“Communities in Mettur lack even drinking water. We have plenty of water in our wells, but it can’t be used because the companies have spoilt it. But both Chemplast and MALCO have been permitted to draw their requirements from the reservoir. How is it that there is plenty of water for industries, but never enough for people’s basic needs?” asks G Madheshwaran of the West Gonur Farmers Welfare Association.

Pollution pays

Lax environmental regulation is possibly one of the biggest draws for industries setting up in Tamil Nadu. The Tamil Nadu Pollution Control Board (TNPCB) is known for its tolerance towards pollution, particularly by big revenue-earning industries. Farmers living in the Noyyal river basin downstream of the textile boom town of Tirupur will tell you that.

The bleaching and dyeing operations that go into the making of T-shirts and underwear are water-intensive and polluting. Each day, the 737 textile units consume upwards of 90 million litres -- or 7,500 tanker loads -- of water, mined from places as far away as 50 km. The unregulated mining of water has sent groundwater levels plummeting to below 800 feet, drying up the already desiccated land all the way to Palladam, a town more than 30 km away.

At least 80 million litres of highly saline and heavy metal-laden effluents are returned to the environment through drains, rivers, ponds and cesspools. In the immediate vicinity of Tirupur, the ground and surface water are totally contaminated. Indeed, over a period of time, the effluents have filled the Orathupalayam dam to the brim. The irrigation dam was built over the Noyyal river -- a tributary of the Cauvery -- in 1992. However, farmers had until recently prevented the intentional release of effluents from the dam. Seasonal releases during heavy monsoons have been sufficient to render up to 3 km of land on either side of the river “completely unfit for cultivation”.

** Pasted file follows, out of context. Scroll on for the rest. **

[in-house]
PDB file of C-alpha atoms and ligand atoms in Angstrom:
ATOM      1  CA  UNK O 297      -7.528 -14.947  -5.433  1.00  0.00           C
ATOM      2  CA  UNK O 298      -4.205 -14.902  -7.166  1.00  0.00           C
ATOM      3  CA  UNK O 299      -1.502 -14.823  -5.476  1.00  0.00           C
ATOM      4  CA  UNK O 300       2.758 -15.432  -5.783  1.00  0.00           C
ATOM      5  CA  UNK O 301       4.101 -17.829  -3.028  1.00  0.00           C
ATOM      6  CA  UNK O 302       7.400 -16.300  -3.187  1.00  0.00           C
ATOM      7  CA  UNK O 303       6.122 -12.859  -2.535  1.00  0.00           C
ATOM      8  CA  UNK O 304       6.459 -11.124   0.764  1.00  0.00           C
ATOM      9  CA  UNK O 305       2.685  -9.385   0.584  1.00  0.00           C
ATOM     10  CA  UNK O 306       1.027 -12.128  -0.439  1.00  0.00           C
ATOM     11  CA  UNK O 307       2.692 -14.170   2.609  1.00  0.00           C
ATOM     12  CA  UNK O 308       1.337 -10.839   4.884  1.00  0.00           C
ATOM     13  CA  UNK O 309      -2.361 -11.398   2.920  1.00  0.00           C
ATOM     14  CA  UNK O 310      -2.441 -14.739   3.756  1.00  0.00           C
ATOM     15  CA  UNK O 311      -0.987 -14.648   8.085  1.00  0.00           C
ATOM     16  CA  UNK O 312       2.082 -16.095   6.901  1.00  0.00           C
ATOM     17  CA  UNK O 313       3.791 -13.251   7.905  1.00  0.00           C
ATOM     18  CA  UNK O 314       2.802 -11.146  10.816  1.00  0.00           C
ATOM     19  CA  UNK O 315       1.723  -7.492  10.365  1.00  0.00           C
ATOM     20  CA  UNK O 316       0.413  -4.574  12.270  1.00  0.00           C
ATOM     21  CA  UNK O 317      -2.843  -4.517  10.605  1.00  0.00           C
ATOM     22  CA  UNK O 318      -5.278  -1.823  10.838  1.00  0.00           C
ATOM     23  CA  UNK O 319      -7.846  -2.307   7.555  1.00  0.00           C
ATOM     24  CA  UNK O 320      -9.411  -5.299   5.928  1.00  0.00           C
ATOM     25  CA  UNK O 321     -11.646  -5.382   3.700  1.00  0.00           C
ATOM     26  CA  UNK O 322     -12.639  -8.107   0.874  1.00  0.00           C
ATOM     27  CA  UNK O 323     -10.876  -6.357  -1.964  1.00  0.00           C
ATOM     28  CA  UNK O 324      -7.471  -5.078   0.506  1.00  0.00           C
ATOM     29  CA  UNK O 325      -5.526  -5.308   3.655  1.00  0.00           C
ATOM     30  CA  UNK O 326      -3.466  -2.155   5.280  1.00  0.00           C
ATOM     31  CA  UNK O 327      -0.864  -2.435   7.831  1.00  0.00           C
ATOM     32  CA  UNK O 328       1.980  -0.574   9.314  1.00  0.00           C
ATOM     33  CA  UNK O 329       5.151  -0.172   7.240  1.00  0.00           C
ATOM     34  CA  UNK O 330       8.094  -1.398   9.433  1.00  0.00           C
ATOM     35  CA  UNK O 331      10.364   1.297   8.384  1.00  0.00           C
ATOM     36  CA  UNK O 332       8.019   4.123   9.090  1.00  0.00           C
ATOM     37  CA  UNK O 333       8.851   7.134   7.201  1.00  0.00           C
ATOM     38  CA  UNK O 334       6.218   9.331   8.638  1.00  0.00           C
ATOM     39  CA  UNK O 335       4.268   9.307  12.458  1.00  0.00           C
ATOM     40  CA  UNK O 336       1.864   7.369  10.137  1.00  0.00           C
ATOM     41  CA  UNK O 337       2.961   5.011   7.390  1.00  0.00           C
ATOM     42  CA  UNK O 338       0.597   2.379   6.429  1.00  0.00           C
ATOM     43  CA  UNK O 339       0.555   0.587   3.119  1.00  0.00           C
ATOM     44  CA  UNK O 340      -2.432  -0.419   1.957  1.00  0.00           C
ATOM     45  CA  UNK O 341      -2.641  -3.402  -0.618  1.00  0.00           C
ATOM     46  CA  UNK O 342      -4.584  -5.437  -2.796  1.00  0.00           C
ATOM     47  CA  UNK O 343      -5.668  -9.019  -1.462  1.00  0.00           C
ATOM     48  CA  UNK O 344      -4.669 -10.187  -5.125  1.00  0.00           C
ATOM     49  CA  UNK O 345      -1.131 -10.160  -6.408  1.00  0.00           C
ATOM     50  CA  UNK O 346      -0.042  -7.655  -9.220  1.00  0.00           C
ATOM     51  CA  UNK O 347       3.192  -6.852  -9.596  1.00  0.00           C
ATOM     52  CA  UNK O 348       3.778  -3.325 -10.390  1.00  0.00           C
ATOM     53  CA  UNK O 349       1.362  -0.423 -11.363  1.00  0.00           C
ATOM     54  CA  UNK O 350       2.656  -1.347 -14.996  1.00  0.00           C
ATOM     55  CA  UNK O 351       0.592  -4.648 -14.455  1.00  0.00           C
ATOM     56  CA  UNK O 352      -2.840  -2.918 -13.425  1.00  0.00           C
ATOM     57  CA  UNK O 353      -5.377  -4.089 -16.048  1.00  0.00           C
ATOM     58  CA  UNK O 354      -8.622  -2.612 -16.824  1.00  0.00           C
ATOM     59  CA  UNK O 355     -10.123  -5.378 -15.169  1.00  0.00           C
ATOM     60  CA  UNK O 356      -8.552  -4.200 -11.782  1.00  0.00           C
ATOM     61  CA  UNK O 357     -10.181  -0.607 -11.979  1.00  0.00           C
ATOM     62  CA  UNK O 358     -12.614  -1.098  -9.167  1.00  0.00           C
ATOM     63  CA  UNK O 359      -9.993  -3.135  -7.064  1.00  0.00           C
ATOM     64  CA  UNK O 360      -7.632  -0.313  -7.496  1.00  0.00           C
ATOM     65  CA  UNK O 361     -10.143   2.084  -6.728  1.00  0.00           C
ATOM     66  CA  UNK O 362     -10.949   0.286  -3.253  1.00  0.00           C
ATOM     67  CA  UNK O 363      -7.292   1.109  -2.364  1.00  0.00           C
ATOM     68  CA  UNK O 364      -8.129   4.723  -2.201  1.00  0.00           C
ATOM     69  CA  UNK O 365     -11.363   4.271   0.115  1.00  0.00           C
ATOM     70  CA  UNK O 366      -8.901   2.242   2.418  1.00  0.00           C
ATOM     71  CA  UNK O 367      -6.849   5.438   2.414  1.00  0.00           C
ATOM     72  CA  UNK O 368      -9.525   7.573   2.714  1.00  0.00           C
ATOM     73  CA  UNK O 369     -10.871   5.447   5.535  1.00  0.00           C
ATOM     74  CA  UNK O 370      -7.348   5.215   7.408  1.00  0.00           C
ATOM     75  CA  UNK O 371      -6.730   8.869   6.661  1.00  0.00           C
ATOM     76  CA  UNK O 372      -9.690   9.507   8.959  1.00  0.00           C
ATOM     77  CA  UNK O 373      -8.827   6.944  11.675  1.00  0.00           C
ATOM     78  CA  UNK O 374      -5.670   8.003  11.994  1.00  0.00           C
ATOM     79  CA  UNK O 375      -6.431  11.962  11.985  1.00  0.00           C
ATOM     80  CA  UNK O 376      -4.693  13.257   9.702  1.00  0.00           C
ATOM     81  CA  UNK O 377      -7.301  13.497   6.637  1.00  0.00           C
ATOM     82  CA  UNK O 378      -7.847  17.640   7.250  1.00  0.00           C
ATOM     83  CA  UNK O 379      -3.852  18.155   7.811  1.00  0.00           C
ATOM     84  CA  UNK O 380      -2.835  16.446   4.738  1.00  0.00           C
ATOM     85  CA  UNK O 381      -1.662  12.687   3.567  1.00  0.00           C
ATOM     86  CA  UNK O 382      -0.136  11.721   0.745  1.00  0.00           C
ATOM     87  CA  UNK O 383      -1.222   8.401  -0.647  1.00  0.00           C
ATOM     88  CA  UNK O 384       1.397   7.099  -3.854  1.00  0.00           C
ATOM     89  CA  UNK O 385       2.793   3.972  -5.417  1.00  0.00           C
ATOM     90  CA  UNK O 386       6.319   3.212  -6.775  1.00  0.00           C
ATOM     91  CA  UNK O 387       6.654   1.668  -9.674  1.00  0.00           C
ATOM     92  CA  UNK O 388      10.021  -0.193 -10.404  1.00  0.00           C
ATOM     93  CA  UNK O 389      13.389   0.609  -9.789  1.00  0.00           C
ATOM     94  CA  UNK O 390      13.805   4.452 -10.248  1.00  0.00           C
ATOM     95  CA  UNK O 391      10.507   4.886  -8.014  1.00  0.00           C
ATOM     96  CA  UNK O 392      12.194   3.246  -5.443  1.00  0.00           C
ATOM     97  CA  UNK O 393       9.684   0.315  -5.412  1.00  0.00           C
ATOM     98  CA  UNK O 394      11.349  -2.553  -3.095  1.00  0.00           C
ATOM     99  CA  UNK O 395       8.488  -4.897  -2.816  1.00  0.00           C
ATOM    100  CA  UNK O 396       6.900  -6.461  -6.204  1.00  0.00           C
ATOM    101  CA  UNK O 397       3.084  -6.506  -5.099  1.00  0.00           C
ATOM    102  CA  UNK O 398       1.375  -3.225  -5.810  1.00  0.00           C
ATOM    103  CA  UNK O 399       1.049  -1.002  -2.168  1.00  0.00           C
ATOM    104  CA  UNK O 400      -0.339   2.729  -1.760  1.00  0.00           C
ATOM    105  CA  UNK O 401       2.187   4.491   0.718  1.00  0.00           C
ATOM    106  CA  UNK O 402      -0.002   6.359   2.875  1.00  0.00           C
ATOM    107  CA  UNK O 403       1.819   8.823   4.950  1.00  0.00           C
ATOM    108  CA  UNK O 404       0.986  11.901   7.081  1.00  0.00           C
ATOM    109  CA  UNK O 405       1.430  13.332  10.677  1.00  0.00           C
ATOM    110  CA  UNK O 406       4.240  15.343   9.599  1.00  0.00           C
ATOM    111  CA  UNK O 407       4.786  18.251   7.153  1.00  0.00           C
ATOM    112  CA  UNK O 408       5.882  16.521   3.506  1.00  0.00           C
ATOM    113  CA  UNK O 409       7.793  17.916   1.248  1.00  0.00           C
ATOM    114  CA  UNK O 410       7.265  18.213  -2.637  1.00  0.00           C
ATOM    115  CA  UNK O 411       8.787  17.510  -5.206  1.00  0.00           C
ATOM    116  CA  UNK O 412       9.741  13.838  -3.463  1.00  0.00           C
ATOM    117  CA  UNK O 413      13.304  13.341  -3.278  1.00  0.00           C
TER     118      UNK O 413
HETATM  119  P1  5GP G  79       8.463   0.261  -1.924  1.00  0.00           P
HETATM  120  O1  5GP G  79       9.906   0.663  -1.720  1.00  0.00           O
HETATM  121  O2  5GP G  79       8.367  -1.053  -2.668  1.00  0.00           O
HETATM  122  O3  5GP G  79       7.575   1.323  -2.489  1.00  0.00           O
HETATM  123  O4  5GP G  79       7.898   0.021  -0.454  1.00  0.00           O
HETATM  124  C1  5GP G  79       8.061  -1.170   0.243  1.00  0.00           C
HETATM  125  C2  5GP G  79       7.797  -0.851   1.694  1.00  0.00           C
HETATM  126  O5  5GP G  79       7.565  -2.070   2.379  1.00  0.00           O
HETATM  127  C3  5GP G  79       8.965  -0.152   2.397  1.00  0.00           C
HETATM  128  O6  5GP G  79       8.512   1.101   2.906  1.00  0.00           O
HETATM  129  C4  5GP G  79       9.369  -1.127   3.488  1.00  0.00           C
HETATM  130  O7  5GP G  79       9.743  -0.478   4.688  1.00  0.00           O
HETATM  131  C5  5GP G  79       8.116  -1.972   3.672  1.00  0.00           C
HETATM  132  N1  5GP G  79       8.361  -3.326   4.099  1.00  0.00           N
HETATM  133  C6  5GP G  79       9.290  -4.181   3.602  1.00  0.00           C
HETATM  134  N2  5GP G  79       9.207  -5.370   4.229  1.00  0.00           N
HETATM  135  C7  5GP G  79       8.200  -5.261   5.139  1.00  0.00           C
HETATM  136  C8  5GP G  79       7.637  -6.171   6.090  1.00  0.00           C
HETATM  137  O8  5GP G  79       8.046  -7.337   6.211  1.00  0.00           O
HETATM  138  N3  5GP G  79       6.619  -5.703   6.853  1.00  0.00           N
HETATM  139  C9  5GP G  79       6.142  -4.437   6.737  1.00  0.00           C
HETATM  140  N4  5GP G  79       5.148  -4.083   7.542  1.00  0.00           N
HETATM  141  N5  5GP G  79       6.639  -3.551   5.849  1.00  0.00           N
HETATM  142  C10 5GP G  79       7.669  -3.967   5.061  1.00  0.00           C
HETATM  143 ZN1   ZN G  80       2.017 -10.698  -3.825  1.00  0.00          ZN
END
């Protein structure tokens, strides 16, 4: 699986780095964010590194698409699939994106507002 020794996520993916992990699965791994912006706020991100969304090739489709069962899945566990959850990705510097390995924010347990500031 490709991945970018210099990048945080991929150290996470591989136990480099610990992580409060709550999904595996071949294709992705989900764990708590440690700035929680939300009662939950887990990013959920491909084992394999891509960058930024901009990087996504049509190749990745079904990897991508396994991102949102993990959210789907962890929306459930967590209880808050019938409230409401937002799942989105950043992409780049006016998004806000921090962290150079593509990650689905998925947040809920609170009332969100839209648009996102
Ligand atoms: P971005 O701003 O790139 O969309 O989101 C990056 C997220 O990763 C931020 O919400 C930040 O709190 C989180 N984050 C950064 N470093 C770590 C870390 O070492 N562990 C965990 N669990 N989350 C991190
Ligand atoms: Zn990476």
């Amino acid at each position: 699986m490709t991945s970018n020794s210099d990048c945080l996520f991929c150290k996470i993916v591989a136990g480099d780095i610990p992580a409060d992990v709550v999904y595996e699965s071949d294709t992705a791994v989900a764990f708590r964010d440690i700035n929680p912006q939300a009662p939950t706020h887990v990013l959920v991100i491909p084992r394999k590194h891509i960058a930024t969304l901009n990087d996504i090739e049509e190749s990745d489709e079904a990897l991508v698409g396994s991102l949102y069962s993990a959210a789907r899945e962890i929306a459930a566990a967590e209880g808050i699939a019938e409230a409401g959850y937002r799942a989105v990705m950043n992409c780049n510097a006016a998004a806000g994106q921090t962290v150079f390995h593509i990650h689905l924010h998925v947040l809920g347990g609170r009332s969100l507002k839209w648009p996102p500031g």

On August 22, 2005, the dam was drained of more than 10 years worth of stagnant effluents. The exercise flushed over 0.5 million cubic feet of toxic effluents into the Cauvery, and yielded more than 400 tonnes of dead fish and a reservoir bed that is several metres thick with toxic sludge. The Madras High Court has prohibited the release of any effluents into the Noyyal, and ordered the closure of the textile units until effluent treatment plants with reverse osmosis (RO) units are installed.

Frontline reports that farmers in Chinnamuthur, whose lands have remained barren for more than 10 years, have been offered ridiculous figures like Rs 412.50/acre. A number of drinking water schemes on the Noyyal have been abandoned because of the pollution, and the courts have asked the government -- not the polluter -- to pay for the remediation of groundwater.

The government, though, has shown no enthusiasm about making the polluter pay, even for damage to its own infrastructure. Nor has it questioned the perverse logic of setting up water-intensive units in water-stressed areas. In accommodating industry, the government has been prepared to sacrifice the drinking water needs of entire districts.